The title of a Harvard Business Review article grabbed my attention: “Why We Should Be Disagreeing More at Work.” I have made a science and life’s work out of this concept, called (perhaps loftily) “conflict competence,” and to see it described so simply really turned my head. Author Amy Gallo’s take is refreshing and spot-on, and a recommended read.
The basic truth about the topic of conflict, as Amy Gallo explains, is that “people don’t want to disagree or know how to do it. In fact, we’ve come to equate saying ‘I see it differently’ or ‘I don’t agree’ with being angry, rude, or unkind, so it makes most people horribly uncomfortable.”
Of course agreeing is easier that disagreeing. For some of us our default is to avoid conflict - at all costs. The truth is that you WILL be faced with conflict in your workplace at one time or another.
Conflict naturally occurs when two or more people have divergent ideas, needs, and wants. It’s normal, inevitable and every organization experiences it. “There is no such thing as a conflict-free work environment. You might dream of working in a peaceful utopia, but it wouldn’t be good for your company, your work, or you,” says Amy Gallo.
Why Conflict can be a good thing
Working with what we call Constructive Conflict or Conflict Competence, I see every day how conflict can be good for a company, the team, and individuals. In fact, it’s a powerful business tool. A business that taps into and harnesses conflict looks like this:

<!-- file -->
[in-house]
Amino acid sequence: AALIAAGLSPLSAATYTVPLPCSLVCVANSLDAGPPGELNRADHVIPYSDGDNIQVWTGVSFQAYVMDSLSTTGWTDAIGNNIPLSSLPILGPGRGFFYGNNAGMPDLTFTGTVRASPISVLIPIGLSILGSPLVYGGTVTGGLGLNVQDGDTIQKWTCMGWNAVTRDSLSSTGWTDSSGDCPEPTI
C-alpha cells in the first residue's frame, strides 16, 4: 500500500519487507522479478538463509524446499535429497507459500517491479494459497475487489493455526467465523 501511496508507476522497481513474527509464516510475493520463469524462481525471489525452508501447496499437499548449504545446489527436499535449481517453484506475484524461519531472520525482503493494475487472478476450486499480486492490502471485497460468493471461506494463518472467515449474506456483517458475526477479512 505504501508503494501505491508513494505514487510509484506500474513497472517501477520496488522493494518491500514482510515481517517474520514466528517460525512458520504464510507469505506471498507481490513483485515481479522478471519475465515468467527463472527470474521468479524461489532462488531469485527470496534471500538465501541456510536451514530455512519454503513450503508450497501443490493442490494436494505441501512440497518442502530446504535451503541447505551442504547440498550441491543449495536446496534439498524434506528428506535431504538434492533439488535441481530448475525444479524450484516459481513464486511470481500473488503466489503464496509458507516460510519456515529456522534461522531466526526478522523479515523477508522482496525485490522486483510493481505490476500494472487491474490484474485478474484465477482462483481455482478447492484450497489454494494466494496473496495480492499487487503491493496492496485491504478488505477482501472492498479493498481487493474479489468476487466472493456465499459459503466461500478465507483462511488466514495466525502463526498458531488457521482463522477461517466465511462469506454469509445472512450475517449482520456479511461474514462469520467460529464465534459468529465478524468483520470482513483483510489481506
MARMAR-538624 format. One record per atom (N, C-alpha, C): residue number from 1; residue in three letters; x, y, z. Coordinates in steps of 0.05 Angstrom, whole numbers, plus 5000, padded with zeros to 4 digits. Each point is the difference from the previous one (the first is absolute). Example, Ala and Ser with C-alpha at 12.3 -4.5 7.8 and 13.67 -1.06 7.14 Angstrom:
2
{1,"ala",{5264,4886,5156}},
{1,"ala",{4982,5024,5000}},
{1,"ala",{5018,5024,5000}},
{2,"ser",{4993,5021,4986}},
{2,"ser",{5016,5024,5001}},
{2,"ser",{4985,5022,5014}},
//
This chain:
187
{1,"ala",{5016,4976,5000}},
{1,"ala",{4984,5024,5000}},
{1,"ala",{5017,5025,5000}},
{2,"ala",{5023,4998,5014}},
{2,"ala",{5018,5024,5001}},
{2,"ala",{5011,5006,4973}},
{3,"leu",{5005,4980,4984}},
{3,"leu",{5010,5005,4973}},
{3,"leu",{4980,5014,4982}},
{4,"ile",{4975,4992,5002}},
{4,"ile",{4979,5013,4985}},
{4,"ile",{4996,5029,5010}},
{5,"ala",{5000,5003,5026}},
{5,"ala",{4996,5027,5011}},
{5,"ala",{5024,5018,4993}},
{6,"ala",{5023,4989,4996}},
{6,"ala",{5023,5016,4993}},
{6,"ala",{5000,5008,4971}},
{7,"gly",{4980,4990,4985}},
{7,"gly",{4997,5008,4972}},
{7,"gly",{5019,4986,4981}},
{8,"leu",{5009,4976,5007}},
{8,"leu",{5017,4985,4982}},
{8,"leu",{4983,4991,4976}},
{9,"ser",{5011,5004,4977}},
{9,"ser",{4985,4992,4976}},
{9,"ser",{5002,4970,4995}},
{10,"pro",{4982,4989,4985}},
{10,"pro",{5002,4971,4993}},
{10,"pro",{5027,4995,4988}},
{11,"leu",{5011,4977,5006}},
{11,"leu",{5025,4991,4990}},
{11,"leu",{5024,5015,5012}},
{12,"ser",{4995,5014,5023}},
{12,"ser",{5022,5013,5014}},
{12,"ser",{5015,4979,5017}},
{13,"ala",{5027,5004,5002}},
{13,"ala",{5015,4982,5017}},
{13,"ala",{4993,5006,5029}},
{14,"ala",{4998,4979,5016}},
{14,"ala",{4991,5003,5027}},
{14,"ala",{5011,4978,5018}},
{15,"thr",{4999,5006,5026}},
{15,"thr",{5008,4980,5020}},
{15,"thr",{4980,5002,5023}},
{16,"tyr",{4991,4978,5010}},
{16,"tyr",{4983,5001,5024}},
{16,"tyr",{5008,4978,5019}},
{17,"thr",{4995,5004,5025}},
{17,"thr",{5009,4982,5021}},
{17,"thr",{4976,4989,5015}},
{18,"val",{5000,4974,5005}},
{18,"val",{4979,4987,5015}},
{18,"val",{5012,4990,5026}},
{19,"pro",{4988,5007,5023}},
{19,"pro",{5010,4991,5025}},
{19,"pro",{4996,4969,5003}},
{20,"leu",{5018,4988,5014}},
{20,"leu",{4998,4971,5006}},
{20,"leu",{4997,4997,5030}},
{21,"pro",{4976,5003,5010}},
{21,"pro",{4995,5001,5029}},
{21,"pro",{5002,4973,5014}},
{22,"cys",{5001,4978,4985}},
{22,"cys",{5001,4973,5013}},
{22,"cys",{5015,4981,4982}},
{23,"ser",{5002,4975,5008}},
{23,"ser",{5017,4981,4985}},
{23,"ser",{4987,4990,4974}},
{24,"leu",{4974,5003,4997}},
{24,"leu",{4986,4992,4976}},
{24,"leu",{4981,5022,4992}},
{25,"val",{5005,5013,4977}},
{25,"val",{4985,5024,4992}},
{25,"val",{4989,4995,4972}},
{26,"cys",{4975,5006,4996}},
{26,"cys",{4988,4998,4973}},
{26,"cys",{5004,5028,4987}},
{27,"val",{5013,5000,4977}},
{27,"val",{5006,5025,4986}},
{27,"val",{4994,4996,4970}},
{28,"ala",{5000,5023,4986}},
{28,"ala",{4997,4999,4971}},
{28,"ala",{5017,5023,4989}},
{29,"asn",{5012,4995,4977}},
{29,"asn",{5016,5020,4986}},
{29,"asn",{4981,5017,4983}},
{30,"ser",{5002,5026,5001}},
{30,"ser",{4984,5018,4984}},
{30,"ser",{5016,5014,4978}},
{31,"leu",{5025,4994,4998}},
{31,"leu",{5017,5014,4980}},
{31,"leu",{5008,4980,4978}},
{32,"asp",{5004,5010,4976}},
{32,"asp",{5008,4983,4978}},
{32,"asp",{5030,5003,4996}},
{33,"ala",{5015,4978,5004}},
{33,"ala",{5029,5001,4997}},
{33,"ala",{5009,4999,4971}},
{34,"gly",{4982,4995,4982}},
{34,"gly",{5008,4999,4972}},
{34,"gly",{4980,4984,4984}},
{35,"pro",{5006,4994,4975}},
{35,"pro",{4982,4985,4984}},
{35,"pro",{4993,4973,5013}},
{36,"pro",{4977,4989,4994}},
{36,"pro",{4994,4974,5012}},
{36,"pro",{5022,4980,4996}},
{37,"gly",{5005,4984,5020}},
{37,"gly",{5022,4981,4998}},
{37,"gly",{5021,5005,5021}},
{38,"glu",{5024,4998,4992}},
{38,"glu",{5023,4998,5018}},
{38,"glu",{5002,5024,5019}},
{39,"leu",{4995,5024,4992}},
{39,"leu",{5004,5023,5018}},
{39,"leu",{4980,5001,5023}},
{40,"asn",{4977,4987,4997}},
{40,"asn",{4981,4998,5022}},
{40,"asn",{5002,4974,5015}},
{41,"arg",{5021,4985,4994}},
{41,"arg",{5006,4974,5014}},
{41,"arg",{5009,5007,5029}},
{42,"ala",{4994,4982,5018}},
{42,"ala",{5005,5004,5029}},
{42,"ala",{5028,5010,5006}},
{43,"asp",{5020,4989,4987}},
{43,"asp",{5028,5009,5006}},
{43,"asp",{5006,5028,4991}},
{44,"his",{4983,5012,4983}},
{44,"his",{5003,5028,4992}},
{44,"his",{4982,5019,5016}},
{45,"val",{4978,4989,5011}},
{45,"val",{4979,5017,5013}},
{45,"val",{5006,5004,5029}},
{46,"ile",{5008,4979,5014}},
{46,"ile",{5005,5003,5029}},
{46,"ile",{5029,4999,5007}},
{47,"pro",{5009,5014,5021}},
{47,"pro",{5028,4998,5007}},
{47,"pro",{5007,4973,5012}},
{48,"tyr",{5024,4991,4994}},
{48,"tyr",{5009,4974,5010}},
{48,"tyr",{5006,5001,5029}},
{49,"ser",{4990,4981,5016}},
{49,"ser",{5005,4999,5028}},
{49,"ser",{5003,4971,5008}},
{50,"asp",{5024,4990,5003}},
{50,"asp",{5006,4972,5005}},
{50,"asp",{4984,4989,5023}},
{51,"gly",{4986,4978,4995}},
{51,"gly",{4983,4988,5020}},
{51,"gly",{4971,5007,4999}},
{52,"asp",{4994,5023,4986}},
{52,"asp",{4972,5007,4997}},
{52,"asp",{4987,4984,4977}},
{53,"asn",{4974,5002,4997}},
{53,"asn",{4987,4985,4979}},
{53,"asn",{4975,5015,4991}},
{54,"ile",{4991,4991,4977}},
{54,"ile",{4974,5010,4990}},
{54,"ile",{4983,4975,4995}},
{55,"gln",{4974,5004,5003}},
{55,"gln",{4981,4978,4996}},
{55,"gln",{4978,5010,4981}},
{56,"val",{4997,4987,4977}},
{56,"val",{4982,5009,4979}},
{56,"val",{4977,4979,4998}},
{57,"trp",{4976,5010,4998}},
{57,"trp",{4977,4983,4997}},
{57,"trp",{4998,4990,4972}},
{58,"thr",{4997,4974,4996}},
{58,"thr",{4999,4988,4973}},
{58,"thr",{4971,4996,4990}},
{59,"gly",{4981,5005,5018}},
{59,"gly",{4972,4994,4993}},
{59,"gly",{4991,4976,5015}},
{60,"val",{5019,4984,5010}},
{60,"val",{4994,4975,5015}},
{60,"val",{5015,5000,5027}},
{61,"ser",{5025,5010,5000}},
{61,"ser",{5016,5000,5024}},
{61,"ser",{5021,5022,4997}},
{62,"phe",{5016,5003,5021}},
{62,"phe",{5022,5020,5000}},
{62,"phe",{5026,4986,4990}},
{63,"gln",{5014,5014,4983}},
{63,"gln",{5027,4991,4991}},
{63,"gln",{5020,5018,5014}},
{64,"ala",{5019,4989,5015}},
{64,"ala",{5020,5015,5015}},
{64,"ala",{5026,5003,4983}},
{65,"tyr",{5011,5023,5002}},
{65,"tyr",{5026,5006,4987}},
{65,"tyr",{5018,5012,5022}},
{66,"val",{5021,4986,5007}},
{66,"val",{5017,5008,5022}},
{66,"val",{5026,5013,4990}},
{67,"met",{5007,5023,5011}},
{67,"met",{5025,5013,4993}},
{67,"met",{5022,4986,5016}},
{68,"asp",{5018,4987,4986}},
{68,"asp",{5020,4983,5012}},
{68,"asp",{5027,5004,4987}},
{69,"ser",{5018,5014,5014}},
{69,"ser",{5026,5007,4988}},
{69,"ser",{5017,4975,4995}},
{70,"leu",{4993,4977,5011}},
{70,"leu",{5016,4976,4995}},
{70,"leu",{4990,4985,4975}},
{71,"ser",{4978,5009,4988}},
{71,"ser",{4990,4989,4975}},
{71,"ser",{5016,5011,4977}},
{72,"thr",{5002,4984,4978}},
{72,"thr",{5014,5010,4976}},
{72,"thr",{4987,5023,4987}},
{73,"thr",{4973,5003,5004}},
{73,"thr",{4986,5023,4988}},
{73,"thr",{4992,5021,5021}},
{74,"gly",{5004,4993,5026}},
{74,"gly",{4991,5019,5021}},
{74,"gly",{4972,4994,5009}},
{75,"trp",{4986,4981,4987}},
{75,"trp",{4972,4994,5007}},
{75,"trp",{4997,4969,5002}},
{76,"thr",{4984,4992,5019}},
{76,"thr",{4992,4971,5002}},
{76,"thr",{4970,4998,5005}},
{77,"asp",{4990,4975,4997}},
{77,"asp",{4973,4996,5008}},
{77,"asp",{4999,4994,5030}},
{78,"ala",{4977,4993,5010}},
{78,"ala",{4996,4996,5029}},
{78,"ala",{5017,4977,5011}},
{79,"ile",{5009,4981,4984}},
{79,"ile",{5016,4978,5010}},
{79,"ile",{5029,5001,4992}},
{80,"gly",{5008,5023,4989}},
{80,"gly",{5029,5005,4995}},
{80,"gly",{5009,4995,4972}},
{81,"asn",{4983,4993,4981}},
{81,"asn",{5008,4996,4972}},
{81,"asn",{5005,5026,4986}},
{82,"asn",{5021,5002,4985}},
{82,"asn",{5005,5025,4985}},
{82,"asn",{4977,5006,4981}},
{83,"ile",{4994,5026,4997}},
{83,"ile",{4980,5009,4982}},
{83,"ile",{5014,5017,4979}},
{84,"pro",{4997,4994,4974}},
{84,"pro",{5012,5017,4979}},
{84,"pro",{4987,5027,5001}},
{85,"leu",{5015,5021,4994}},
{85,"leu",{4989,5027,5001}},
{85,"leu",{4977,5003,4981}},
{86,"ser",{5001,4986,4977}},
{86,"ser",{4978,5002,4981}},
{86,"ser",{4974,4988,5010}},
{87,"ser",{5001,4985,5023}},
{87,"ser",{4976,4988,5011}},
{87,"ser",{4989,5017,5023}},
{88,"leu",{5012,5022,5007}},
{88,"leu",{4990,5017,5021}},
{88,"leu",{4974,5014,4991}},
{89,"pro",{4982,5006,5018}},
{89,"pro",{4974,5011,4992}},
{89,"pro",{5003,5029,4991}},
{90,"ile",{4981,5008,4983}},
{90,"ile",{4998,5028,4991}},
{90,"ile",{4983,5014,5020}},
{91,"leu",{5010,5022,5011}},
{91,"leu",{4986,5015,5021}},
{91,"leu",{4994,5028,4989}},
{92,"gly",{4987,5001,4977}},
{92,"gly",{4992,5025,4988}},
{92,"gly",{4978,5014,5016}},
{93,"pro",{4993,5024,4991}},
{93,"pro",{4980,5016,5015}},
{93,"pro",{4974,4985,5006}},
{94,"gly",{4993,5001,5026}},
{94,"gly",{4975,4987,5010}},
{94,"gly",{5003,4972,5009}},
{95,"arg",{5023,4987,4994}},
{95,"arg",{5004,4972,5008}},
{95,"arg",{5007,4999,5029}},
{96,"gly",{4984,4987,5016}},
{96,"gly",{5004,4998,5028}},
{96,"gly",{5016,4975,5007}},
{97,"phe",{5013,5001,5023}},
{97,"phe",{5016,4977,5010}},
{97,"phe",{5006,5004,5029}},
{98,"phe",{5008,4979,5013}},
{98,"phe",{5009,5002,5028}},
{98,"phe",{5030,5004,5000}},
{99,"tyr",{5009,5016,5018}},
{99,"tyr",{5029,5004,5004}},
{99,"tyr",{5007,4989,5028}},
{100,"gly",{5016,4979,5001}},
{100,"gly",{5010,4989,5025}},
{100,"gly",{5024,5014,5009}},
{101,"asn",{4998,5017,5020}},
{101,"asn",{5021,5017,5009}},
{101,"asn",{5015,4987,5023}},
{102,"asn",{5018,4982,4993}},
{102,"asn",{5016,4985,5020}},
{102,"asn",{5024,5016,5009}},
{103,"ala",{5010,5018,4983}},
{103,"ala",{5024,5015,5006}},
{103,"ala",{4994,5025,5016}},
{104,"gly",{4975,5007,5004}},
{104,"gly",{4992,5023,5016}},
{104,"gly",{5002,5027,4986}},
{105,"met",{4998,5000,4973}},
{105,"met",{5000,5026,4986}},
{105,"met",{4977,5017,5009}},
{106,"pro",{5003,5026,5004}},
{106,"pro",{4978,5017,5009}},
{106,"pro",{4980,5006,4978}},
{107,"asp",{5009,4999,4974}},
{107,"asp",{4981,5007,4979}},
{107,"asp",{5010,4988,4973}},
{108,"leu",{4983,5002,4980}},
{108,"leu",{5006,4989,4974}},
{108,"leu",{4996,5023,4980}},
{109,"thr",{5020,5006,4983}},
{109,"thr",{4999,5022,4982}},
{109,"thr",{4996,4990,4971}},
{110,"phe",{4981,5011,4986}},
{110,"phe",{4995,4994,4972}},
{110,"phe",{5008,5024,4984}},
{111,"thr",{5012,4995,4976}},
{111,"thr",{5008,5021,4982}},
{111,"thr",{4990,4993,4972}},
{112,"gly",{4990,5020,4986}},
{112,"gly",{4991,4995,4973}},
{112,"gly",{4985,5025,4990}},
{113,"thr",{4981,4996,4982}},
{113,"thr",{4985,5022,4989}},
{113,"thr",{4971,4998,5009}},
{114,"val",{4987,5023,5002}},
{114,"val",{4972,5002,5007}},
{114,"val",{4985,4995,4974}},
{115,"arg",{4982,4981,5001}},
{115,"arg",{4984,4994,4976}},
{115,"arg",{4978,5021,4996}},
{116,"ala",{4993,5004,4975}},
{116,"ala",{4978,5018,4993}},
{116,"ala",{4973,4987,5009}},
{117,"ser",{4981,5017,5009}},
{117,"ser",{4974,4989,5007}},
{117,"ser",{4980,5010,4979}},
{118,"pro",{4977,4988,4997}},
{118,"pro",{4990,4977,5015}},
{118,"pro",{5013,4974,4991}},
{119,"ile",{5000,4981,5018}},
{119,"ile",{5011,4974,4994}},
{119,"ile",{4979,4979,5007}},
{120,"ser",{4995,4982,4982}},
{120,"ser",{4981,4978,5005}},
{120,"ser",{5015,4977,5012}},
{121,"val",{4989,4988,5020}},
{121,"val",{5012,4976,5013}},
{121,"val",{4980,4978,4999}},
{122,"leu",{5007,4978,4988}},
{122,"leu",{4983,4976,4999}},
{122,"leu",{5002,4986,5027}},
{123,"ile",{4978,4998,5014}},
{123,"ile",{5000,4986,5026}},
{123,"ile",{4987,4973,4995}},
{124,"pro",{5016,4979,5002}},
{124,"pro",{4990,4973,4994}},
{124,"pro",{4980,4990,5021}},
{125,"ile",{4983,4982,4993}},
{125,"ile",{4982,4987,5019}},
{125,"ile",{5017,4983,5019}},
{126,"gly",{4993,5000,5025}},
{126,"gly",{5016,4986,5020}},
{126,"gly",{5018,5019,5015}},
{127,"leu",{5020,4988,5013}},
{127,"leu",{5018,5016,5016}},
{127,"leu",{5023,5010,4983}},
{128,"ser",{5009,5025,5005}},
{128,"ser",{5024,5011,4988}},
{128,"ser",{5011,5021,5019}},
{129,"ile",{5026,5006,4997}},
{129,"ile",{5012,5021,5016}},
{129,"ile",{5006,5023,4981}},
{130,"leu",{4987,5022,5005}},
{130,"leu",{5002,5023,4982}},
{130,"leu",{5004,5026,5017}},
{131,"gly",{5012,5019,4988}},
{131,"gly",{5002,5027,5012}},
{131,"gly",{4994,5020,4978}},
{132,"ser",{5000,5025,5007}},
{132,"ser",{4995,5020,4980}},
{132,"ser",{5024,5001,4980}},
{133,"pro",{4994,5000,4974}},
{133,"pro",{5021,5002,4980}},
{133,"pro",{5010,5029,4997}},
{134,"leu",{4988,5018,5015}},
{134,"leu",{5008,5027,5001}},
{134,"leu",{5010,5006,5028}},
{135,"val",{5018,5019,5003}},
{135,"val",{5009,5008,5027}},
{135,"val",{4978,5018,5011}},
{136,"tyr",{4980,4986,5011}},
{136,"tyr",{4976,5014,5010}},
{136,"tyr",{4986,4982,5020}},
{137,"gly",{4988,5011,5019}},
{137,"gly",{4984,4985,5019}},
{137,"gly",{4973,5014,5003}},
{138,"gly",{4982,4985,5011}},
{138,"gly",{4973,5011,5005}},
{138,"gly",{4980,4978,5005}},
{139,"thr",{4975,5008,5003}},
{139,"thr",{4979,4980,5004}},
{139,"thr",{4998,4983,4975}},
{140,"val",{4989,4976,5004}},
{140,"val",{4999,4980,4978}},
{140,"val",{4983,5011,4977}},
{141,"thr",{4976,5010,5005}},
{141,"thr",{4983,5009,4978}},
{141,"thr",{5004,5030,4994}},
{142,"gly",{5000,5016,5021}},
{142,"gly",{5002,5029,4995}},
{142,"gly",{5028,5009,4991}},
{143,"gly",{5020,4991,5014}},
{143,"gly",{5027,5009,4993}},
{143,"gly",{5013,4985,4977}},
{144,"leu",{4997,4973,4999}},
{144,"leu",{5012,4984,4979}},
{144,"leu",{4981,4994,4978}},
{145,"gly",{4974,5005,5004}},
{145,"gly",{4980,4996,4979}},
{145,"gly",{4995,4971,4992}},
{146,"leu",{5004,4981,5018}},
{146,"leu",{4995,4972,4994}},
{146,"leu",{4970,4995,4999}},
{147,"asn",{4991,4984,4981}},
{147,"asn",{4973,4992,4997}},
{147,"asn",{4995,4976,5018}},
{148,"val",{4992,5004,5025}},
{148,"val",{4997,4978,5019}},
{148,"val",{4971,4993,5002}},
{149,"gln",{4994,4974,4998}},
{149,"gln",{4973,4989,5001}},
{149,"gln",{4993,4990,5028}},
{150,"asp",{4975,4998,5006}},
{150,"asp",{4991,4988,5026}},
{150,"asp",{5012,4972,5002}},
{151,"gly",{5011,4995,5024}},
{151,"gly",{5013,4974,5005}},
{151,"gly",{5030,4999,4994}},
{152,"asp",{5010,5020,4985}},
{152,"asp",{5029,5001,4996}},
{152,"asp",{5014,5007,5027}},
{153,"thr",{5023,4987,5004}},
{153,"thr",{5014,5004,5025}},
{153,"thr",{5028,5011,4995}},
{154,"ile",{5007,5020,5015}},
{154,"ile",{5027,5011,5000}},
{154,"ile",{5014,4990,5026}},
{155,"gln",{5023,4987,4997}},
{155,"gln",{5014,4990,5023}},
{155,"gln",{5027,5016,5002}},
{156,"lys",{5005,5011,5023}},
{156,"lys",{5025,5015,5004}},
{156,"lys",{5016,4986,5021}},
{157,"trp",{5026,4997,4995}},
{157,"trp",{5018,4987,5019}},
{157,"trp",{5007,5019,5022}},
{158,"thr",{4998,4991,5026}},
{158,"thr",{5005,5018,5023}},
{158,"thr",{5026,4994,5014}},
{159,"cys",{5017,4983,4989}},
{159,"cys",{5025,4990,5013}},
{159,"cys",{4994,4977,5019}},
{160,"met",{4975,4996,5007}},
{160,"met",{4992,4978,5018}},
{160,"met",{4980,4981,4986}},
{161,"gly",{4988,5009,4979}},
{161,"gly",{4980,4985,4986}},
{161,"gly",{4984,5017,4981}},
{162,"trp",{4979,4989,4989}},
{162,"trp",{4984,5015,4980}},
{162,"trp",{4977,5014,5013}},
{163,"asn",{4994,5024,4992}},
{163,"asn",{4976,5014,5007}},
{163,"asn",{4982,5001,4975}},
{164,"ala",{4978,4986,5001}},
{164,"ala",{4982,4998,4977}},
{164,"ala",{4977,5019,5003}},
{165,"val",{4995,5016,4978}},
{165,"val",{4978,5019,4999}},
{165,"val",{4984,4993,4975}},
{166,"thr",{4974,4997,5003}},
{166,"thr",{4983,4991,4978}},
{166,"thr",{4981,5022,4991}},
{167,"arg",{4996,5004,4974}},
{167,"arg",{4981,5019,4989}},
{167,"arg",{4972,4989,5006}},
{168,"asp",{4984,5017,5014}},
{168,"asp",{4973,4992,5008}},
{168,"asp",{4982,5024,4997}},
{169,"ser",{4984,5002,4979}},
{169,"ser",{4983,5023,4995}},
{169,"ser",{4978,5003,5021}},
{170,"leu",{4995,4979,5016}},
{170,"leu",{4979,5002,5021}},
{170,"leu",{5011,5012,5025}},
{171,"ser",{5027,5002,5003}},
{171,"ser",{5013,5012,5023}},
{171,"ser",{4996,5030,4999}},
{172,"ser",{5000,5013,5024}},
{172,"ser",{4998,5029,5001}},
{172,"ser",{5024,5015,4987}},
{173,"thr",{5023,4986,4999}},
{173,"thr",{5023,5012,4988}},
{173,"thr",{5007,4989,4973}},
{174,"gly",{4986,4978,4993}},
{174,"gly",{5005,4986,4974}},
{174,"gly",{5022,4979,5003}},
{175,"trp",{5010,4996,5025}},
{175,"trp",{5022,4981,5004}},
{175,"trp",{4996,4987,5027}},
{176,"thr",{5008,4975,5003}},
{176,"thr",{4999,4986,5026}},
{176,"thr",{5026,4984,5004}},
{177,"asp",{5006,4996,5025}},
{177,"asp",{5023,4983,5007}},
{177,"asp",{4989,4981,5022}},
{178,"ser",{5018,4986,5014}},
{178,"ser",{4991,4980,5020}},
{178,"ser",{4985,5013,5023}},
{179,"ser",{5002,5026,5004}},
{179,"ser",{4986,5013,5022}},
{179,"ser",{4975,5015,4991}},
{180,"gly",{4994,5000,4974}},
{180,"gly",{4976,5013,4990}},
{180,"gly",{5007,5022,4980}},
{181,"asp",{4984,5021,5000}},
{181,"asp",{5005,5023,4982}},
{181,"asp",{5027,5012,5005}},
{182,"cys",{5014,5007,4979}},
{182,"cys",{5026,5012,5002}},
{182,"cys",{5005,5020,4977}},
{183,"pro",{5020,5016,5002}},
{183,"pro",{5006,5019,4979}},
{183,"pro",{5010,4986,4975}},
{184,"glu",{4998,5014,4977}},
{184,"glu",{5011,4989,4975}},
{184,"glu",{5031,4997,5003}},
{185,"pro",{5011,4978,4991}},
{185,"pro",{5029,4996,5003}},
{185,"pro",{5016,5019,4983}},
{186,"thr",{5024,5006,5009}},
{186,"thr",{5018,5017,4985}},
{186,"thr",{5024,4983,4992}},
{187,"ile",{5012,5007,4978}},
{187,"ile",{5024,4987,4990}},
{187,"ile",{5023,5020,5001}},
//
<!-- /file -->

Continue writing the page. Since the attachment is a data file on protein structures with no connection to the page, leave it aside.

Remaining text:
- A workplace culture that is productive, innovative, and positive
- Teams that are cohesive and collaborative, where diverse relationships and bold ideas mix and bang together
- Improved efficiency and less management time spent dealing with negative conflict issues
- Conflict capacity-building that helps teams stay nimble, and remain curious and creative even in challenging circumstances
- A business brand that is known for growth, innovation, quick market entry, and a magnet to high-quality employees
Amy Gallo refers to an article in Rotman Management, “Diversity’s New Frontier: Diversity of Thought,” by Anesa Parker, Carmen Medina, and Elizabeth Schill, whose research suggests that managers and employees need to get over an “instinctual urge to avoid conflict.” She asserts that leaders “have an obligation to design conflicts that allow their teams to be creative and productive. Put simply, we have to learn how to disagree more, and managers need to take responsibility for making it comfortable and OK for people to dissent, debate, and express their true opinions.”
What can you do to get more comfortable with conflict?
Amy Gallo then offers some practical help for the “conflict-averse person” to get more comfortable with conflict. I’ll just list them here and, again, recommend you read the full article:
Let go of needing to be liked. It’s more about respect, trust and mutual support in exchanging ideas.
Focus on the big picture of what’s best for the team or organization, rather than take a disagreement personally.
Don’t equate disagreement with unkindness. Be aware that you may be projecting your own discomfort, not theirs. Focus on sharing respectfully, honoring different perspectives from your own.
Find a role model and emulate them. If you know someone who does a “good job of being direct and honest about their thoughts and opinions without ruffling feathers” see what you can learn from them.
What are some challenges you find in dealing with disagreements or conflict? Share your thoughts in the comments below. If you’d like to talk more about embracing constructive conflict, please feel free to schedule a conversation with us here.